Appeal from the Order of the Secretary of Education in case of Appeal of Harold D. McCoy, a Professional Employee, from a decision of the Board of School Directors of the Lincoln Intermediate Unit, No. 12, New Oxford, Pennsylvania, No. 273.
John D. Killian, with him Killian & Gephart, for petitioner.
Michael W. King, with him Emanuel A. Cassimatis, and Stock and Leader, for respondent.
Judges Crumlish, Jr., Blatt and DiSalle, sitting as a panel of three. Opinion by Judge Blatt.
Harold D. McCoy (appellant) appeals here from an order of the Acting Secretary of Education (Secretary) which dismissed his appeal from his demotion by the Board of Directors (Board) of the Lincoln Intermediate Unit No. 12 (L.I.U.).
The appellant was employed by the L.I.U. as Director of Special Education. In February of 1975, a then newly appointed Executive Director, Dr. Irvin A. Karam, held a meeting with the appellant to discuss his alleged deficiencies and "lack of accountability," and his resignation was then requested, with Dr. Karam assuring him of reassignment as a School Psychologist with no reduction in pay. Several days later the appellant wrote to Dr. Karam that he would resign only if the Board could legally demonstrate sufficient cause for his removing himself as Director of Special Education. On March 25, 1975, Dr. Karam submitted a Statement of Charges to the Board recommending the appellant's demotion to the position of School Psychologist, accusing him of (1) disloyalty to the Administration, (2) insubordination, (3) disruption of staff and personnel, and (4) incompetence as an administrator. On April 1, 1975, the Board adopted a resolution demoting the appellant from Director of Special Education to School Psychologist effective May 7, 1975. The appellant was notified by a letter dated April 3, 1975, of the action taken and of his right to a hearing under the Public School Code of 1949.*fn1 He requested such hearing and the Board met twenty-six times in the course of conducting the hearing. Meanwhile, the effective date of the appellant's demotion had been continued until June 30, the first expected date of the conclusion of the hearing, and then again
until August 5, 1975. During the hearing the four original allegations were supplemented by thirty-seven additional charges, and, on August 5, 1975 the Board sustained all four original allegations and thirty-three of the supplementary charges and demoted the appellant to the position of School Psychologist. He then appealed to the Secretary of Education and, following a hearing, the Acting Secretary entered an order sustaining the Board's action and dismissing the appeal. This adjudication is now before us on appeal.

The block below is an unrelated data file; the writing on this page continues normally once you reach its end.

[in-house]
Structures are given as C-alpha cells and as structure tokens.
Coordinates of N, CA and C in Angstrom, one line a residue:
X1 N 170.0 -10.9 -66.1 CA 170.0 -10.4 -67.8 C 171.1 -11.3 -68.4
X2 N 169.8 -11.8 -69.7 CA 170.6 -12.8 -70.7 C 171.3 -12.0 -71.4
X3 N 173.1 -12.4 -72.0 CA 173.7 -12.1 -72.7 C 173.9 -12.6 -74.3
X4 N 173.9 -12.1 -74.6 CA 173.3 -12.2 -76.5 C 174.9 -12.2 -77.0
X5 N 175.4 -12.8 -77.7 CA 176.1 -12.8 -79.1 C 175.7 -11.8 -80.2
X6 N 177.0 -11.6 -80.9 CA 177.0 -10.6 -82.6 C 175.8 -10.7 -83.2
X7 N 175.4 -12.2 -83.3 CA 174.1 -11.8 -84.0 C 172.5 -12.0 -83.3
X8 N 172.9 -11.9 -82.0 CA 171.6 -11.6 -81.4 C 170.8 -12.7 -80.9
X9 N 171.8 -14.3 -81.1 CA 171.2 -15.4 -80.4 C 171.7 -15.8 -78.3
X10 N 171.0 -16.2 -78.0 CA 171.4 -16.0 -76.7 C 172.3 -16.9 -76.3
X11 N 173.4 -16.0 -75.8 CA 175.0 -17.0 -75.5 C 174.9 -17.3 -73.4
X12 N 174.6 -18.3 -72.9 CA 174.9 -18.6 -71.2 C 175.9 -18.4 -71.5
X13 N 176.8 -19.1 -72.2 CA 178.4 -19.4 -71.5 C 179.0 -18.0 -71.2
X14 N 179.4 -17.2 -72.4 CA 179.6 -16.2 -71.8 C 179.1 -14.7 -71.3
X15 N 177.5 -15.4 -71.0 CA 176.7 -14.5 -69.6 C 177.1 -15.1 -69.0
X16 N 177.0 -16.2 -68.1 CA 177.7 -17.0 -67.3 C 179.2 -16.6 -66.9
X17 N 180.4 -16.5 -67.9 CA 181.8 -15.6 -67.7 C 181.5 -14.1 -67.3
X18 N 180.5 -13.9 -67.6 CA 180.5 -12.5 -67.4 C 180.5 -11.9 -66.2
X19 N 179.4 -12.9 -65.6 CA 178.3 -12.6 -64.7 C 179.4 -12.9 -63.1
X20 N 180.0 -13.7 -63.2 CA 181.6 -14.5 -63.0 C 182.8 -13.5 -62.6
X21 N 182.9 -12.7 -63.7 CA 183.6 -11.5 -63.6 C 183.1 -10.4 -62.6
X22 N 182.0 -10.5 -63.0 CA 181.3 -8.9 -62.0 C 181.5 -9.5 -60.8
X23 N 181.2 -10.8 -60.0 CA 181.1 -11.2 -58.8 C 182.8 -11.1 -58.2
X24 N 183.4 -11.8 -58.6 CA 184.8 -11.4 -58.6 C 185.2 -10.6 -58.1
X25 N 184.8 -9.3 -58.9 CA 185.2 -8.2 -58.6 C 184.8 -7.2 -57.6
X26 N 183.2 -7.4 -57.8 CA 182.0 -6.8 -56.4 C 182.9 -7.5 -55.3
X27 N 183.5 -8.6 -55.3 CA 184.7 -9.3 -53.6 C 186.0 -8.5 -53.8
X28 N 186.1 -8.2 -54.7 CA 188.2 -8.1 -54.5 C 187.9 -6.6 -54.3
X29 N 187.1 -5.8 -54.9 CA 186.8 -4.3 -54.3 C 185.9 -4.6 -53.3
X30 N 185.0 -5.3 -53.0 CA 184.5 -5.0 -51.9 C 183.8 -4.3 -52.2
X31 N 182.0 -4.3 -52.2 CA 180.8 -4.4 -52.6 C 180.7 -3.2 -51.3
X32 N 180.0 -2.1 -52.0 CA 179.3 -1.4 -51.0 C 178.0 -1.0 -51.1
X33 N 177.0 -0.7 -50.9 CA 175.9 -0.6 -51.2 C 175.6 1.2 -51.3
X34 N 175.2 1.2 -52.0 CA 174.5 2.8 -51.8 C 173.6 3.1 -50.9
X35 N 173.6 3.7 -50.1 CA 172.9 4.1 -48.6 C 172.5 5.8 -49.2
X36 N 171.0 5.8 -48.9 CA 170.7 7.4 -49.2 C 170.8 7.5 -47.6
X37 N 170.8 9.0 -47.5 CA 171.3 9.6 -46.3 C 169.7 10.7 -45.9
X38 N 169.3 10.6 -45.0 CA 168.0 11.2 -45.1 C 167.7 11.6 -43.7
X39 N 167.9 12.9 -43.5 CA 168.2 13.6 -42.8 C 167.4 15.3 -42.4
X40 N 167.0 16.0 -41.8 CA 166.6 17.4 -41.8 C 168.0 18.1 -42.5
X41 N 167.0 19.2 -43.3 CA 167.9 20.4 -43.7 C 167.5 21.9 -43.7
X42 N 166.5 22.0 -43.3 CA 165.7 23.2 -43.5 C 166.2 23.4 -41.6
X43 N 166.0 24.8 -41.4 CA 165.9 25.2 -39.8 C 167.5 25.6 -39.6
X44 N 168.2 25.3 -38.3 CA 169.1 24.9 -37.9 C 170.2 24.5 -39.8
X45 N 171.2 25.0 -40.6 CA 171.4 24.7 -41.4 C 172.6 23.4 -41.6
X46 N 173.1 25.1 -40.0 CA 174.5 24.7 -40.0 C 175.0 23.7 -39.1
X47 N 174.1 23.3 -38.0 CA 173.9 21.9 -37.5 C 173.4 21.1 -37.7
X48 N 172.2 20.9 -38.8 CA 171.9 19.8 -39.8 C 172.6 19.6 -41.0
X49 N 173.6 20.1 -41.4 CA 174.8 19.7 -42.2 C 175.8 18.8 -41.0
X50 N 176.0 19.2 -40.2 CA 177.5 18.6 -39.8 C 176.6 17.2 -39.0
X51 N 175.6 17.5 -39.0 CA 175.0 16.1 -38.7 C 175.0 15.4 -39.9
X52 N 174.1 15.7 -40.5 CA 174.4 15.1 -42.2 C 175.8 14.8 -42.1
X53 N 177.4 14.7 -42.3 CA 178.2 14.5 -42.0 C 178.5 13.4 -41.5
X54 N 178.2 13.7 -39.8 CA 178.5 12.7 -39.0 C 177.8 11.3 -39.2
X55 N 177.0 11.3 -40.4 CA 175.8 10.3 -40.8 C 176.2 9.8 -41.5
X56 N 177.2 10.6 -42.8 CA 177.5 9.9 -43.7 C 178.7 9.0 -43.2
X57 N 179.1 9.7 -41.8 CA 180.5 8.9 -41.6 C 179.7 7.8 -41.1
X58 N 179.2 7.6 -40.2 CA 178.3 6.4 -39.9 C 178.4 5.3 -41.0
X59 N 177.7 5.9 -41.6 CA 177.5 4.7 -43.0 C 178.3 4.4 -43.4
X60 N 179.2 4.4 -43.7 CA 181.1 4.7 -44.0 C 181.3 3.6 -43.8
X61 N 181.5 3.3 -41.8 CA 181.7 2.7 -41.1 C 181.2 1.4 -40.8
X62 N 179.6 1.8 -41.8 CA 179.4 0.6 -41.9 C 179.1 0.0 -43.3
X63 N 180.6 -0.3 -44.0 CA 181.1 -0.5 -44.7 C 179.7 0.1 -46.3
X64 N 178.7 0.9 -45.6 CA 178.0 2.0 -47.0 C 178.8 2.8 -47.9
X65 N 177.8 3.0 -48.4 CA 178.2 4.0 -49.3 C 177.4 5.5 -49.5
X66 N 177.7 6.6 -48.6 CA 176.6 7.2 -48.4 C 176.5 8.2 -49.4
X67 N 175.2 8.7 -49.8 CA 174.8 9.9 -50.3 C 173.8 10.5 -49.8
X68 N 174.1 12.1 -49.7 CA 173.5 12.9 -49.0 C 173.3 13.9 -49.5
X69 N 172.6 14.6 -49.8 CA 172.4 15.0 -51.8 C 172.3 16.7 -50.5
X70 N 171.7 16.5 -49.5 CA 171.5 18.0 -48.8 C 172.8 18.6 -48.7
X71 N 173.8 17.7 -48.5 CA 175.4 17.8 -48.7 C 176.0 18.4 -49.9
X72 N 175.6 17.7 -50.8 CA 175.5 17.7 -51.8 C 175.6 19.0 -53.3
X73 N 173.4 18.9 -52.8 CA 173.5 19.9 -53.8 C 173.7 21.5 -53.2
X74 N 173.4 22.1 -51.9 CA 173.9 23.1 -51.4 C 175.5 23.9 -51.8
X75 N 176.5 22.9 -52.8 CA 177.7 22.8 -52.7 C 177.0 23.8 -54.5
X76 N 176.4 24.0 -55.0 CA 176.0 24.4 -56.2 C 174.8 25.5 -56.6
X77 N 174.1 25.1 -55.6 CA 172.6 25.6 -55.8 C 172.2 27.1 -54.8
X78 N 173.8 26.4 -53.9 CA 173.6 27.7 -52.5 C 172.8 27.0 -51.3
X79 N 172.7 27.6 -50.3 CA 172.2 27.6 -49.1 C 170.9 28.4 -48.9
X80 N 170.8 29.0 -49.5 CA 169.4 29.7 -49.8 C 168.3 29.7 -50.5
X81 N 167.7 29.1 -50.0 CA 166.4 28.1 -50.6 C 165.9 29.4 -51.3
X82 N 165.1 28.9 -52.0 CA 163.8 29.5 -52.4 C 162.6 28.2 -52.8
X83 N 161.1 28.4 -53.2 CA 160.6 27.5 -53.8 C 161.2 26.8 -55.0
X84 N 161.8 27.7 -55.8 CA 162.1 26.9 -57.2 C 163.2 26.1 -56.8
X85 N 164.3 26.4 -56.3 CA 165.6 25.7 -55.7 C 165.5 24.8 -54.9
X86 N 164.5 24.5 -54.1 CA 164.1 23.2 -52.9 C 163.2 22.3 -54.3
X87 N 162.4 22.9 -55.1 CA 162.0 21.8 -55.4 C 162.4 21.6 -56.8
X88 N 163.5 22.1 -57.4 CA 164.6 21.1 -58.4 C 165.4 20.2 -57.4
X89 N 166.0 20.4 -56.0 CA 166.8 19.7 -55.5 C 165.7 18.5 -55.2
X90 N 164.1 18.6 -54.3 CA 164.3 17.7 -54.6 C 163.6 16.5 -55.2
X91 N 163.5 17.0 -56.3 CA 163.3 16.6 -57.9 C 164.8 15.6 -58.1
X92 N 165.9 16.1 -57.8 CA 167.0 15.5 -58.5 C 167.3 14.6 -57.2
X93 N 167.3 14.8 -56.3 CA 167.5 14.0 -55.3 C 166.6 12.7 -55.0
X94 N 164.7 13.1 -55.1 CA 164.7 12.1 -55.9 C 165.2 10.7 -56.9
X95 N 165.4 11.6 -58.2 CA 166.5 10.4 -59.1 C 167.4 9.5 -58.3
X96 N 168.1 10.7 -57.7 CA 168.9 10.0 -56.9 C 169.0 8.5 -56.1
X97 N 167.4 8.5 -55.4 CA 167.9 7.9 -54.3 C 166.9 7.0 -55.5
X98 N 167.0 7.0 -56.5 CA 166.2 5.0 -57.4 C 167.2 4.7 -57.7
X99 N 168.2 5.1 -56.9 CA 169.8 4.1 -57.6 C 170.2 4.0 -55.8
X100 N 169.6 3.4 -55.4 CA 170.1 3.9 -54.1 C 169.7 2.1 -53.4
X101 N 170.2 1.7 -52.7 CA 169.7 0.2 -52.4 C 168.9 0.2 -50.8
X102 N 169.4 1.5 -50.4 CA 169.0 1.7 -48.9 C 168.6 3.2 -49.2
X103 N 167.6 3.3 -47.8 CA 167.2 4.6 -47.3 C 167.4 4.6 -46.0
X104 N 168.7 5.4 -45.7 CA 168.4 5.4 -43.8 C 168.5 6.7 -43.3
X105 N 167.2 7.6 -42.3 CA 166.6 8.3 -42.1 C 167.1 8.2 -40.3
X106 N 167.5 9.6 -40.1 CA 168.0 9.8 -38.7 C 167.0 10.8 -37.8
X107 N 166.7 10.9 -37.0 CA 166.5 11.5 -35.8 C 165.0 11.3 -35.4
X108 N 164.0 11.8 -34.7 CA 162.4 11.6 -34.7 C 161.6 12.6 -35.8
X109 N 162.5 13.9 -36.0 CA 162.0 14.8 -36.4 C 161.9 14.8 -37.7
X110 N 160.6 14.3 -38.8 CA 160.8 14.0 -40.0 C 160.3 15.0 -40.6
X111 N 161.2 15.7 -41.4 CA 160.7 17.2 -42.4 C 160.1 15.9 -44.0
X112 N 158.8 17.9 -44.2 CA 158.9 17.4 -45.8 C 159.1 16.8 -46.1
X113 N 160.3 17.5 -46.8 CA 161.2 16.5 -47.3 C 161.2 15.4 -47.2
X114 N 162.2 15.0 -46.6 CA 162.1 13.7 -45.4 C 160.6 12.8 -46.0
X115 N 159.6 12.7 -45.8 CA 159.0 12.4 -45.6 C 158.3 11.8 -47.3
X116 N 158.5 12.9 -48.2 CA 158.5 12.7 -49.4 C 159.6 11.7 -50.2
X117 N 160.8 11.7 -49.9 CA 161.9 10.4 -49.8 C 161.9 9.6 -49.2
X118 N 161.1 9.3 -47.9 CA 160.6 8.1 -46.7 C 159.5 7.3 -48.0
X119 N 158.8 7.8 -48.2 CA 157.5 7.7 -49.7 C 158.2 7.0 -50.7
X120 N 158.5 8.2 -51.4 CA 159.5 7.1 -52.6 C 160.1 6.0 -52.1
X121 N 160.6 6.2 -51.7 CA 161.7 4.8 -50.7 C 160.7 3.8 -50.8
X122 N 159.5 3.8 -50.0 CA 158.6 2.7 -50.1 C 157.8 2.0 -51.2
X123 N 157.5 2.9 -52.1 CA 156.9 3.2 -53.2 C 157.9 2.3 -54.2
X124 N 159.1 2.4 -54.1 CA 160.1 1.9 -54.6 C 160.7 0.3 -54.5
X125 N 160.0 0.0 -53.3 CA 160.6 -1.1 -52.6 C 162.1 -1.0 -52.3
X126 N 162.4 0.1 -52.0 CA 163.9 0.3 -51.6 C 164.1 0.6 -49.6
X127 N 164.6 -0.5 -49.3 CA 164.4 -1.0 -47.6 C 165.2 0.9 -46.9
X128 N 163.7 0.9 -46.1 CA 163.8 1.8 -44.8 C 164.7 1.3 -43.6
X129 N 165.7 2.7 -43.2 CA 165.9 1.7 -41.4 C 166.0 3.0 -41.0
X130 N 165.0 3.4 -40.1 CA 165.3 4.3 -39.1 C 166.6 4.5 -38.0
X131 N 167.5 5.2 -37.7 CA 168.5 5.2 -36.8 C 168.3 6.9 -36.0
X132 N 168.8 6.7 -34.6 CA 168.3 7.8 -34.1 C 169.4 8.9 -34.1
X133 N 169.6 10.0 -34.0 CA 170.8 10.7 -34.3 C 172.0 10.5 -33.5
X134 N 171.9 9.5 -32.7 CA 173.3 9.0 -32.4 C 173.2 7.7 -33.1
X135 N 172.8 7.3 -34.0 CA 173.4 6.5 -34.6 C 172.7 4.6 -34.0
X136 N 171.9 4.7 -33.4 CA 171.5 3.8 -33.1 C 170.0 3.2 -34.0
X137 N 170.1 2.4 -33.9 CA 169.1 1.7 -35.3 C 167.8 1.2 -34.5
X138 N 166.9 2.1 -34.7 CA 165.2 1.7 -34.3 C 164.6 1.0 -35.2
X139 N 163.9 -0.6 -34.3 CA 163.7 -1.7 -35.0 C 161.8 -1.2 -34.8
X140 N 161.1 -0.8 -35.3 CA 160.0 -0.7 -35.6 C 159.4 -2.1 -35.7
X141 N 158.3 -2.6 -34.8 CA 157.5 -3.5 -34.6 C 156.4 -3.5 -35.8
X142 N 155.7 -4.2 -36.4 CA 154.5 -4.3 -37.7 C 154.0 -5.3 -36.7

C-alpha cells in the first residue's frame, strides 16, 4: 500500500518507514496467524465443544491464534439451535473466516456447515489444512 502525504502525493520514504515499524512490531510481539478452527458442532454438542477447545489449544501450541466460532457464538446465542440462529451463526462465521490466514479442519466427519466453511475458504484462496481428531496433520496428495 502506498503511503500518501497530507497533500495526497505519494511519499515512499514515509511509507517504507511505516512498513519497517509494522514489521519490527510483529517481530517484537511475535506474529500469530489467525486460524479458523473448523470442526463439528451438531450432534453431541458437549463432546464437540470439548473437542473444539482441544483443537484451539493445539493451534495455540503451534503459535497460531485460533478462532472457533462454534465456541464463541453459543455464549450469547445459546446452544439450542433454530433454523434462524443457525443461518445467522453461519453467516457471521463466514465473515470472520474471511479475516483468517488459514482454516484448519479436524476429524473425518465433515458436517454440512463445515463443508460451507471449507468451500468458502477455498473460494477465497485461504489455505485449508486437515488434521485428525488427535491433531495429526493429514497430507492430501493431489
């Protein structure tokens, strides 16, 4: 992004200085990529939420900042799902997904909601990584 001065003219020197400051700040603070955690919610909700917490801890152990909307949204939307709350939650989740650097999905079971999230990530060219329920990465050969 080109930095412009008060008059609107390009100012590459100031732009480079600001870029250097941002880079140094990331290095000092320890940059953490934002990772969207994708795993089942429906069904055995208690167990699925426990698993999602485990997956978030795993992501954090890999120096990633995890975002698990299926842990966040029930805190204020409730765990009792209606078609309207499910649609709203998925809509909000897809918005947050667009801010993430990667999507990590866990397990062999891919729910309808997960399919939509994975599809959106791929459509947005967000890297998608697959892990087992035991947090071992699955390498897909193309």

This Court's scope of review in appeals from the Secretary of Education is to determine whether or not an error of law was committed, constitutional rights were violated, or necessary findings of fact are unsupported by substantial evidence. Steffen v. Board of Directors, 32 Pa. Commonwealth Ct. 187, 377 A.2d 1381 (1977); Bovino v. Board of School Directors, 32 Pa. Commonwealth Ct. 105, 377 A.2d 1284 (1977).
The appellant maintains here that he was not demoted on any valid basis but simply because his supervisor did not like him. He argues that his demotion should be set aside because he was denied substantive due process under the Public School Code of 1949 (Code), and under the fourteenth amendment of the United States Constitution.
The Board argues initially that the appellant had no property interest in his position nor any right to a hearing or to any of the other established procedures for effecting demotions under the Code because he had no written contract of employment. It cites two cases in which we have held that public school teachers' contracts must be in writing to be valid and enforceable. Department of Education v. Jersey Shore Area School District, 23 Pa. Commonwealth Ct. 624, 353 A.2d 91 (1976) and Gordon v. Board of Directors, 21 Pa. Commonwealth Ct. 616, 347 A.2d 347 (1975). We do not believe, however, that these cases are determinative of
the professional employee status of this appellant, for they were decided under Section 1121 of the Code, which, although it specifically requires contracts of professional employees of school districts to be in writing,*fn2 does not apply to employees of an intermediate unit.*fn3 Commonwealth ex rel. Waychoff v. Tekavec, 456 Pa. 521, 319 A.2d 1 (1974).
We note, however, that Section 913A of the Code, 24 P.S. § 9-963(e), provides that all professional employees of an intermediate unit shall have the same rights of tenure as similar employees of a school district. There is no definition of "professional employee" in this Section concerning intermediate unit employees, but there is a definition provided in Section 1101 of the Code, which sets forth the procedures for demotion of professional employees, and we believe that this definition in Section 1101 would apply here. It provides that a "professional employee" shall refer to those employees who are certified as, among others, "supervisors" and "school counselors." 24 P.S. § 11-1101(1). The regulations of the State Board of Education, of course, provide that the Department of Education has the ...